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I have a 7-speed indexed twist-grip gear-shifter, but it was set up incorrectly: it has eight positions, the fourth is where the numbers start showing, and while it hits the top and bottom gears, it has an 'empty' click that takes it from top gear to top gear and it skips from ring 3 to ring 5 with just one click.

I've read the response to How can I adjust index shifter so it doesn't skip the second chainring? but this is a 7 speed shifter (masquerading as an 8 speed and a 6 speed), not a 3 speed, so I don't believe the answer there applies here.

It seems that the twister is giving too much cable for each click (like a 6 speed shifter) and has its own position limiters which allow extra travel (like an 8 speed shifter). I've fiddled with the top and bottom limit screws on the derailleur, and with the [barrel] that simultaneously changes where ALL the indexes locate, but while I can get it somewhat aligned for all sprockets, it still does the 'not quite engaging properly' thing for a few of them, and I still have extra clicks at top and bottom.

How do I reduce the amount of cable each click gives? There's an intriguingly yellow 'c-deck plus' sticker on the twist-grip that looks like it's hiding a screw, and a couple of tiny Allen key looking things that I'm guessing are holding the unit together.


Update: the shifter declares itself to be a 7-speed shifter on the front, and the part number bit towards the back reads 'Shimano SL-RS43-7 Singapore 22.2' which mentions '7' so... presumably it's a 7-speed.

I don't know where to find the serial number of the rear cogset..?

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Hi can you give us part numbers if they are visible? This sounds very much like a miss-matched shifter / cassette combo to me. The pull ration differ between models, groups and manufacturers, especially with something like SRAM gripshift and old LX stuff for example. –  Mere Development Mar 14 '13 at 21:36
    
Are you sure that the cable is properly inserted into the shifter? –  Mladen Jablanović Jun 12 '13 at 16:02
    
It doesn't jiggle around - short of it obviously hanging out, how would I tell? –  android.weasel Jun 14 '13 at 9:20
    
You cannot reduce the amount of cable per click (at least not without a bulky converter gizmo). If the cable per click does not match the derailer then likely one of them has been replaced with an incompatible model. –  Daniel R Hicks Dec 1 '13 at 13:49

2 Answers 2

The Park Tool web site is generally the first place to go for info on how to do different bike repairs/adjustments.

But adjusting a derailer is fairly simple if you understand the basic principles.

First, you sorta ignore the shifter lever/handle and observe the derailer. On it are two "limit adjustments" -- a "low" and a "high". These are generally setscrews of a sort. One limits how far derailer can sift in the direction that the spring pulls it, while the other limits how far the cable can pull the derailer in the opposite direction.

You first need to get the cable slack (twist the cable "barrel adjuster" a bit if needed) and adjust the stop that the spring pushes against. This stop should be adjusted so that the derailer centers the cable over (usually) the smallest cog. Then use the shift lever/handle to get the cable tight and pull the derailer all the way in the other direction, against the other limit screw. Adjust that screw to position the derailer over the large cog. (You may need to adjust the shifter slightly as you make this adjustment, to keep the derailer tight against the limit screw.)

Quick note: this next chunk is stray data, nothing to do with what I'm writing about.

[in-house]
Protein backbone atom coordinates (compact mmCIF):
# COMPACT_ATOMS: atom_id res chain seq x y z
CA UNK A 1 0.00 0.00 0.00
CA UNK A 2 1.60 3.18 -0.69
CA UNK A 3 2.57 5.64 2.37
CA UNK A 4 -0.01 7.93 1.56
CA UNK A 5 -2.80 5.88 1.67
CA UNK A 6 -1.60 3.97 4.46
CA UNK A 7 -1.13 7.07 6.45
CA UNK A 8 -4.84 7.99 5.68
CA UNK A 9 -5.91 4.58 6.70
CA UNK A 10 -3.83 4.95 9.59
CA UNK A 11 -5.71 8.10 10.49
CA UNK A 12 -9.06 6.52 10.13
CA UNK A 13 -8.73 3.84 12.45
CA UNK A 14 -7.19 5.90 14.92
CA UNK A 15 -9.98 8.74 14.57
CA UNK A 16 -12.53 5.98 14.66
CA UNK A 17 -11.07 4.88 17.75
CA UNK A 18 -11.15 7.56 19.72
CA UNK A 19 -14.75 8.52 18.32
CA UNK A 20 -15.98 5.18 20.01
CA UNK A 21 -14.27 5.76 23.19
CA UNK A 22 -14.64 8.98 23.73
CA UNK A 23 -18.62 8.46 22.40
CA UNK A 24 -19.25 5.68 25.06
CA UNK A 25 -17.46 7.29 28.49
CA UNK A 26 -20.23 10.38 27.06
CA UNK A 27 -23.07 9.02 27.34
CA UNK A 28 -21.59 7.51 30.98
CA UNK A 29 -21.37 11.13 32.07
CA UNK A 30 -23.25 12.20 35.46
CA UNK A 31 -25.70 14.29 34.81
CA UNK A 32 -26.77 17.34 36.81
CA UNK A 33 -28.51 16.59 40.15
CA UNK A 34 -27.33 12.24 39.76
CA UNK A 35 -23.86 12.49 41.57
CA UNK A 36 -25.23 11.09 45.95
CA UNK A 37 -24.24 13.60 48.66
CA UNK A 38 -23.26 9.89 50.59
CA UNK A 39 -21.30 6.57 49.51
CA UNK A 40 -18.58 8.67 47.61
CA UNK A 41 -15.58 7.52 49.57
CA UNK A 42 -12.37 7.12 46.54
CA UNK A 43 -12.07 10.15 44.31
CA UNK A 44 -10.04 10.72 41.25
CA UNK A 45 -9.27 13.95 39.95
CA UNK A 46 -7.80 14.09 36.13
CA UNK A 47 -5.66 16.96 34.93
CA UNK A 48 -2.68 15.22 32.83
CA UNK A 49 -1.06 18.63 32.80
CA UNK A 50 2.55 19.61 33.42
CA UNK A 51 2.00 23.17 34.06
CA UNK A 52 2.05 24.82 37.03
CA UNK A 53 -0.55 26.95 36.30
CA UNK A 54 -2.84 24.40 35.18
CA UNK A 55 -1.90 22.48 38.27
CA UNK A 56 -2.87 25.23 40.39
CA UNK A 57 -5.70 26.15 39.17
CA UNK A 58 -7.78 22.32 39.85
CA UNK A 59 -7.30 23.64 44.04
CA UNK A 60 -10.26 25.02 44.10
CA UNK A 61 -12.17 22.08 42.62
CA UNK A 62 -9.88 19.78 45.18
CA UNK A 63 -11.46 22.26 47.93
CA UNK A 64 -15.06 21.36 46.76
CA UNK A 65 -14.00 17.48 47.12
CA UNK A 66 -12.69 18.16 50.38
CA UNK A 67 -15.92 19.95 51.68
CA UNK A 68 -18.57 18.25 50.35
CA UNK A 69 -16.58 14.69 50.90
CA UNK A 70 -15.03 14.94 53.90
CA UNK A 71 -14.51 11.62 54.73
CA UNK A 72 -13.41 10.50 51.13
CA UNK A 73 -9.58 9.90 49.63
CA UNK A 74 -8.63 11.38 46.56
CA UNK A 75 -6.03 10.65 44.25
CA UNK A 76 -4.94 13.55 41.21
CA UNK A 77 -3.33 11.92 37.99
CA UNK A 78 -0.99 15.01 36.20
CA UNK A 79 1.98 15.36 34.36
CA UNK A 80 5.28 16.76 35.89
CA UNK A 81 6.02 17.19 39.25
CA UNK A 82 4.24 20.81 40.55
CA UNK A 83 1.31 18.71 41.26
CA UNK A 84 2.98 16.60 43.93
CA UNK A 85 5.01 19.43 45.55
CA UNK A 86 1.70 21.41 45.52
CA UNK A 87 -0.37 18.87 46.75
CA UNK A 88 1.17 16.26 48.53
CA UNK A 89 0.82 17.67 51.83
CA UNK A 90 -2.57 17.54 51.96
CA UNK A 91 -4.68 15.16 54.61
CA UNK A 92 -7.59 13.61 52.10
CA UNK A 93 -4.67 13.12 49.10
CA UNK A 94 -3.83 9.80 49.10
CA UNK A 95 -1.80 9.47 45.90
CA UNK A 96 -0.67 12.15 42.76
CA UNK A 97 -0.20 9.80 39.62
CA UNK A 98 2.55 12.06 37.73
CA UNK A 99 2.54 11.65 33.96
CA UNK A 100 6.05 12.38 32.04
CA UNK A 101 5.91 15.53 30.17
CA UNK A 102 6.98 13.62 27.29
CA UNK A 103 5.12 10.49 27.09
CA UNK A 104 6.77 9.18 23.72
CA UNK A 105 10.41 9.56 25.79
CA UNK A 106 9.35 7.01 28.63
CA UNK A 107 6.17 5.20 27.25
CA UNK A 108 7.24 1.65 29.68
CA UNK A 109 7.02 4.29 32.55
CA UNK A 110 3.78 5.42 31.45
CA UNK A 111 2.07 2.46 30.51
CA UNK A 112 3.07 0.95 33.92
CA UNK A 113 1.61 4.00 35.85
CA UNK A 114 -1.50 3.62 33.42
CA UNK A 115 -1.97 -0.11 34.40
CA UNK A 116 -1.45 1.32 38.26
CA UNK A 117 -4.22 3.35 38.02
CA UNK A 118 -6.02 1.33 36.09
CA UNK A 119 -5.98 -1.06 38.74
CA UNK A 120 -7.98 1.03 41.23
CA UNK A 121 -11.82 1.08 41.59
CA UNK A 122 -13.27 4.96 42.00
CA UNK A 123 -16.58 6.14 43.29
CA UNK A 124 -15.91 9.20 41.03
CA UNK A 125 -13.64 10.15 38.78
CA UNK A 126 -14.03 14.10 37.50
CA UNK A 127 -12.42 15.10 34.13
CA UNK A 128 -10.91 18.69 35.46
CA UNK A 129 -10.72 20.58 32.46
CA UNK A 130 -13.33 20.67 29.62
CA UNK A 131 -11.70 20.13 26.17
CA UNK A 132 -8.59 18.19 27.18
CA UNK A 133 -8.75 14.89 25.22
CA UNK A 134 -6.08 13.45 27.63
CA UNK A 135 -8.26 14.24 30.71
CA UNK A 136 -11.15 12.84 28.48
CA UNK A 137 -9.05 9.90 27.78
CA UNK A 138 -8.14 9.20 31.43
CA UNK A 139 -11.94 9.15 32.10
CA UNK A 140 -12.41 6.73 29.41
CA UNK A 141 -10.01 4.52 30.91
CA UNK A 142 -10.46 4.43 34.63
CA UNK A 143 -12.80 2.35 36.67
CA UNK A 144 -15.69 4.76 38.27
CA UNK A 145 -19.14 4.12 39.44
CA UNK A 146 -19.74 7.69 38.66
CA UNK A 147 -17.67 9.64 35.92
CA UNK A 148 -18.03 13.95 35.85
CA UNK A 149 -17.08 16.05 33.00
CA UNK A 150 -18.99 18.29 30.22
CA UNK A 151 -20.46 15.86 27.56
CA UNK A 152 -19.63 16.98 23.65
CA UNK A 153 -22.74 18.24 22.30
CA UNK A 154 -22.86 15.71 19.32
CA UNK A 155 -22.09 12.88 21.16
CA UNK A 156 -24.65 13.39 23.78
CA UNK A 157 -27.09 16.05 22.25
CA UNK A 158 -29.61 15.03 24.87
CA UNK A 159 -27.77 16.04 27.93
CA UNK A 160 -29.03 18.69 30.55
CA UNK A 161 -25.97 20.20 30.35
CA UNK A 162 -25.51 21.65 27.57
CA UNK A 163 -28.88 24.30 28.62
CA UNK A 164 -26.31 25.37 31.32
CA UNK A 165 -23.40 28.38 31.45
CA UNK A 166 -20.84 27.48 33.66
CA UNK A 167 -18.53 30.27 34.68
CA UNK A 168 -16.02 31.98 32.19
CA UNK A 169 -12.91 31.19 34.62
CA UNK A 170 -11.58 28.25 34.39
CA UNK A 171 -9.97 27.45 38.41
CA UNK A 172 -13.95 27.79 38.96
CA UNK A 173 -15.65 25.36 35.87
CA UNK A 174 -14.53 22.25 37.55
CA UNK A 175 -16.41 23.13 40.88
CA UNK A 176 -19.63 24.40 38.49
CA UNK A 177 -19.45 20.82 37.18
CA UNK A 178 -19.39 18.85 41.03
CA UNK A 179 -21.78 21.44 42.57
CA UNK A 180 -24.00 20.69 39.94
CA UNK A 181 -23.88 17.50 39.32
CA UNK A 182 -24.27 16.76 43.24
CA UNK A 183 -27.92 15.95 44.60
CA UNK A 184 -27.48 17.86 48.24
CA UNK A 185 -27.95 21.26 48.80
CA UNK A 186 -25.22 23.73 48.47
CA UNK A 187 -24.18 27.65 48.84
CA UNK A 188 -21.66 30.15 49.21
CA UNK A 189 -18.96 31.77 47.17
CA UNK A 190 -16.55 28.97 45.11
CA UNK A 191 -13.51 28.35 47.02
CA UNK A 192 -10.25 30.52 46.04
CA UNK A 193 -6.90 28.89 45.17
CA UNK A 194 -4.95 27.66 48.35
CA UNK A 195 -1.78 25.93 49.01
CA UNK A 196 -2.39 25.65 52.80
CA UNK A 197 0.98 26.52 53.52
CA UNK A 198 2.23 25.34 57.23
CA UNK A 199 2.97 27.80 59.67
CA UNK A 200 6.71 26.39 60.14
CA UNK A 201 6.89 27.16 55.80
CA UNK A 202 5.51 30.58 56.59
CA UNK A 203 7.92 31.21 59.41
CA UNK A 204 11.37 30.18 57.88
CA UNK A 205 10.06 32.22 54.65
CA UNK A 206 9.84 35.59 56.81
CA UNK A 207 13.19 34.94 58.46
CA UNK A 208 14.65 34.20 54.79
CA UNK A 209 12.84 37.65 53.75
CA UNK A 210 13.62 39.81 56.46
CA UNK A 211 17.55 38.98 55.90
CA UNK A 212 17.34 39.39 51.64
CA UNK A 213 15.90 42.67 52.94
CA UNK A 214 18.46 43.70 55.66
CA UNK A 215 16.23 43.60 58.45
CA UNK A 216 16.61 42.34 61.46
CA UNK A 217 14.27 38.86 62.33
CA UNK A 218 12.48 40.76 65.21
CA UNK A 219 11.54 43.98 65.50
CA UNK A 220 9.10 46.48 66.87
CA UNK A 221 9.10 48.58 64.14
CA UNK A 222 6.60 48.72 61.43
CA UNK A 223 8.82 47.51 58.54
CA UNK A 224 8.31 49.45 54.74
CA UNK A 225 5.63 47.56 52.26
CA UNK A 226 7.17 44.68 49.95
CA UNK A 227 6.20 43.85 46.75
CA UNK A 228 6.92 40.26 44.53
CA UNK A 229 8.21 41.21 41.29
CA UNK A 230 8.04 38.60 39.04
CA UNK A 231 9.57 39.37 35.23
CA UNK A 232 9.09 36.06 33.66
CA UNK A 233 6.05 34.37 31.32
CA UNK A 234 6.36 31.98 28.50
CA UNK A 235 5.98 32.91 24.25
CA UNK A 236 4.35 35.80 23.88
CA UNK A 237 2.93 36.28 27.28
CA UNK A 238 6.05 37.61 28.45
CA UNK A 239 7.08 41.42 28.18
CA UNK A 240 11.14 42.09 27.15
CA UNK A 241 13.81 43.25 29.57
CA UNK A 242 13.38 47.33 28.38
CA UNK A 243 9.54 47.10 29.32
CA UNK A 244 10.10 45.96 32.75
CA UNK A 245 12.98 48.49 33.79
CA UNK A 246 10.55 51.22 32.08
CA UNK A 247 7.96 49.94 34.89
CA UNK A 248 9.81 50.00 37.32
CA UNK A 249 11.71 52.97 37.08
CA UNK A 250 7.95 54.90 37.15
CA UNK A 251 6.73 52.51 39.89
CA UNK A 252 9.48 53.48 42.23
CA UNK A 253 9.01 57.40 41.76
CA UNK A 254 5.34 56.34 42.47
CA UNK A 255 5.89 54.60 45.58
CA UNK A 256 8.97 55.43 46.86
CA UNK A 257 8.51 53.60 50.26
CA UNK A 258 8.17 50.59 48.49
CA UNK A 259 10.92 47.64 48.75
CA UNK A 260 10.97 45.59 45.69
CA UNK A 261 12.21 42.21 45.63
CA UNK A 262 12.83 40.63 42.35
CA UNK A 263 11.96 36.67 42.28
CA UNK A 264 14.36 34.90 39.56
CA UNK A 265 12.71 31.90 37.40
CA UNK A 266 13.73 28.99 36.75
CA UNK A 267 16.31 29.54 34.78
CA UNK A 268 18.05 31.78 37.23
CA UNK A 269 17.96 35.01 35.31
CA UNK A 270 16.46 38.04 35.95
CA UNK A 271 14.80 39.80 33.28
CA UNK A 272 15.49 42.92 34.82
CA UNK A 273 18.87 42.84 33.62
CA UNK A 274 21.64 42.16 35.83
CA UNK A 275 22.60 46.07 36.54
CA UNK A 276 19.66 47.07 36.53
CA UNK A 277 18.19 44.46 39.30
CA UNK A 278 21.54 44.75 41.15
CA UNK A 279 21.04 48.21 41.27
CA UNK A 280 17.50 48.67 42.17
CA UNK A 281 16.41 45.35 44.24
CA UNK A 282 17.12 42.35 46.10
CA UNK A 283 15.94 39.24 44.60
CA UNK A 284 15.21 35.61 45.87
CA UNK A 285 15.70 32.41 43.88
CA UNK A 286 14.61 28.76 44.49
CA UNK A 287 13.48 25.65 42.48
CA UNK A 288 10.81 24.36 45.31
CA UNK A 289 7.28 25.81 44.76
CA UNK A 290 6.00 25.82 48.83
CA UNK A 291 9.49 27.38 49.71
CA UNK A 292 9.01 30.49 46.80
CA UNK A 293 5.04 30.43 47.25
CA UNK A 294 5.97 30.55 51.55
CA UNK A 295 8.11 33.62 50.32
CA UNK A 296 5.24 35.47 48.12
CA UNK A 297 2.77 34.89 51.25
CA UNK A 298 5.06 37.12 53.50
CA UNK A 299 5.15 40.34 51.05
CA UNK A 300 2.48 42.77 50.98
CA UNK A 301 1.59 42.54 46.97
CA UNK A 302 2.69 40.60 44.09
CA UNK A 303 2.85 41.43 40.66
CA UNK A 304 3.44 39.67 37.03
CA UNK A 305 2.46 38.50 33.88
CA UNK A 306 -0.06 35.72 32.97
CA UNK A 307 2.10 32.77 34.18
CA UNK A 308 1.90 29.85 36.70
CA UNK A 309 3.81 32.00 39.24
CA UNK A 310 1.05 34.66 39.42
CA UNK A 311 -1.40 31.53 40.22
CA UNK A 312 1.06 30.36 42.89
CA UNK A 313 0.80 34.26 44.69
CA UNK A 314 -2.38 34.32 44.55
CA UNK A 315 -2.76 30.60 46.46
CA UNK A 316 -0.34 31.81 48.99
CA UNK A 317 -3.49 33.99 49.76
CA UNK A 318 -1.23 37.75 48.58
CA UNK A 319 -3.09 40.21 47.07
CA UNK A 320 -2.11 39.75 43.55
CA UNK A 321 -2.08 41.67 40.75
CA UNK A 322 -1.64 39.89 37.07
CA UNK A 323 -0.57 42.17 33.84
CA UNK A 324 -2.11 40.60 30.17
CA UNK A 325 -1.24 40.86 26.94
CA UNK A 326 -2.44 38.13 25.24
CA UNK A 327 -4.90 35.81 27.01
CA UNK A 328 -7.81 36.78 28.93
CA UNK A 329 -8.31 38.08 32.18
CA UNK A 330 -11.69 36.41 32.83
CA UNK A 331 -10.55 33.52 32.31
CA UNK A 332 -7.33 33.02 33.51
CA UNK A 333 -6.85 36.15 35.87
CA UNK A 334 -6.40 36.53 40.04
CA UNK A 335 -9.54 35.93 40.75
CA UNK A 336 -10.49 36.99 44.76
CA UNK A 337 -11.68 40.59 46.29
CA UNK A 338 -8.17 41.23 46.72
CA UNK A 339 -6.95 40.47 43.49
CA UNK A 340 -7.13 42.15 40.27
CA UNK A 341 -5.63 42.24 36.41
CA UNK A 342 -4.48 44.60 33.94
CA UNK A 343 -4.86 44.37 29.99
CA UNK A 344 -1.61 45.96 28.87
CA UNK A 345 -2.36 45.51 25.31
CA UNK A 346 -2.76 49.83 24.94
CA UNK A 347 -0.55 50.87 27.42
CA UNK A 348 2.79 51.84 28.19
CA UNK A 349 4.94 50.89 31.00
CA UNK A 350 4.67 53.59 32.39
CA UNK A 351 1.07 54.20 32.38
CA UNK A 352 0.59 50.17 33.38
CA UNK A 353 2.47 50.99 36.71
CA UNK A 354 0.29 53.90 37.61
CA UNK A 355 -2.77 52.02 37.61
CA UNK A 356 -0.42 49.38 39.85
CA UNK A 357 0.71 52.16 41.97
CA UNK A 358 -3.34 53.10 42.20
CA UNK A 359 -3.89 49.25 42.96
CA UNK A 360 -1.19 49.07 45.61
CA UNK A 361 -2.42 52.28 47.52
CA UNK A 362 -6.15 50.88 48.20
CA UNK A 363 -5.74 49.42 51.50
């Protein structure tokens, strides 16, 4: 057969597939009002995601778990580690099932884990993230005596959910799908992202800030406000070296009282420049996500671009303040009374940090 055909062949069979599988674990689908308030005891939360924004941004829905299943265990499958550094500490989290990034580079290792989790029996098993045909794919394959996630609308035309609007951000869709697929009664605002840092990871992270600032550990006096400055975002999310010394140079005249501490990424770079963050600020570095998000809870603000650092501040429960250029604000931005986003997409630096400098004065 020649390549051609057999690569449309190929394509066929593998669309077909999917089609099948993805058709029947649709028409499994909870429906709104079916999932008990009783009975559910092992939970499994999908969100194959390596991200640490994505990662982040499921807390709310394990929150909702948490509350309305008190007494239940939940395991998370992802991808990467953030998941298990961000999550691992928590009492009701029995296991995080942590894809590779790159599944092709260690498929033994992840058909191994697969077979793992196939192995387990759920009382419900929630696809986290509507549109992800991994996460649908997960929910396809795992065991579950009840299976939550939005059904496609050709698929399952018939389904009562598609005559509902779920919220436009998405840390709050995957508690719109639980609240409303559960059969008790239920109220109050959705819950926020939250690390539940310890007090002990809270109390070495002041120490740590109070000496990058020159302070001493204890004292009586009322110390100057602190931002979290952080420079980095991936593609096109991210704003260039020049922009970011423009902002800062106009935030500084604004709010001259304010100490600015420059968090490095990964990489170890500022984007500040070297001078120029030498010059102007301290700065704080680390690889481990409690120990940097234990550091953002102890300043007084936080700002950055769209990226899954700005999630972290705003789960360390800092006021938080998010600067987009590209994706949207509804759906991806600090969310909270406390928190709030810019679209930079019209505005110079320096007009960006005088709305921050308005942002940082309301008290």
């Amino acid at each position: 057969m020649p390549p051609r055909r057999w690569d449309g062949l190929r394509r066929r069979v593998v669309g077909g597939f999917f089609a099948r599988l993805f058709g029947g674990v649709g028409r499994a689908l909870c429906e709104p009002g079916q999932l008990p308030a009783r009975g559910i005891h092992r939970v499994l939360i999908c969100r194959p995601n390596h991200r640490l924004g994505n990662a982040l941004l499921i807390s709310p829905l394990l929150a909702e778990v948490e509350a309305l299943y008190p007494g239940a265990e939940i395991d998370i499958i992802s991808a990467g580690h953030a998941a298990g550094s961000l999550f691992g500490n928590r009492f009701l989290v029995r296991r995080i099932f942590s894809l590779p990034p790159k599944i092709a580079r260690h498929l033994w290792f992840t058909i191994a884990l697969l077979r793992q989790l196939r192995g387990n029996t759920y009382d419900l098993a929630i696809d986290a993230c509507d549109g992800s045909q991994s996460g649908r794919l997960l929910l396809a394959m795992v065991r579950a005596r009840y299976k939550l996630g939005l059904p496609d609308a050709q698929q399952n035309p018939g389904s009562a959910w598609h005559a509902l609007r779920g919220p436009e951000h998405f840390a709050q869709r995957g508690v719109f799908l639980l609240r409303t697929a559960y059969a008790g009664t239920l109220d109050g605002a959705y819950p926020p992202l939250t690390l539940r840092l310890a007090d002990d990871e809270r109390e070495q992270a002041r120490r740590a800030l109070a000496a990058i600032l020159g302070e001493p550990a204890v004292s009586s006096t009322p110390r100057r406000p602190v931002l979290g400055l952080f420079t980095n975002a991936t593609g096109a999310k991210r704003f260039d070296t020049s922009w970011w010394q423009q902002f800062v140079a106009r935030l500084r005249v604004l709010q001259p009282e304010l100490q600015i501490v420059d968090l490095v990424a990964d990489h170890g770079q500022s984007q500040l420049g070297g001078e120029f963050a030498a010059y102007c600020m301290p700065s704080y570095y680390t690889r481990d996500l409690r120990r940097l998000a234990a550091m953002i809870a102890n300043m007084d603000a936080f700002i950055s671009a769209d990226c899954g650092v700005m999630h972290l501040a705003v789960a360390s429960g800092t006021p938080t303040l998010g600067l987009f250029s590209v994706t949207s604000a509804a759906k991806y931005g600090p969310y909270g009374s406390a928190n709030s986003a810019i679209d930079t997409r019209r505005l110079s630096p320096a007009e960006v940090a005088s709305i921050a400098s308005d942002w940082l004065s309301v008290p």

Only after adjusting the limit screws do you attempt to adjust the cable. If you're lucky simply adjusting the "barrel adjuster" in the cable will get everything working right, but it may be necessary to loosen the cable clamp at the derailer and slide more/less cable through it, if the barrel adjuster doesn't have enough range.

Having done all this you'd generally ride it around a bit, then go back and recheck all the adjustments, fine-tuning them.

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I agree- ignore the numbers on the shifter. Learn to look between your legs and check the position of the chain on the rear. Pretty soon, you won't even have to look to know what gear you're in. –  Steve H. Feb 8 '13 at 18:34
    
@SteveH. Well, you don't ignore the numbers on the shifter, necessarily. Once the limit screws are adjusted you adjust the cable so the gears line up. –  Daniel R Hicks Feb 9 '13 at 5:28
    
@DanielRHicks But that's not what I was asking: I said that I've already adjusted the limiters so the cable doesn't fall off at either end, and the cable slack: what I can't quite manage is to prevent one of the stops between the high and low gear from jumping between cogs: it's as if the gear shifter is actually a six speed, on a seven speed cog - except that it clicks eight times. I notice my question has missing bits - I'm not sure how that happened; I'll restore them as best I can. –  android.weasel Mar 13 '13 at 9:44
    
@android.weasel - It's possible the shifter or cable is sticking. Or you have the wrong shifter for your derailer & cluster. –  Daniel R Hicks Mar 13 '13 at 11:51
    
Did you actually answered the question? The question says that top and bottom limits are good adjusted, the gears are working good except of 1 or 2 of them. –  Alexander Dec 1 '13 at 4:51

It seems it was a combination of a worn chain (my fault) and defective shifter, the latter not much of a surprise given that the cycle came from Wheelies, who managed to fit this folding bicycle's seat post collar back to front so it couldn't be properly tightened in place without several times the rated force for the quick-release style bolt.

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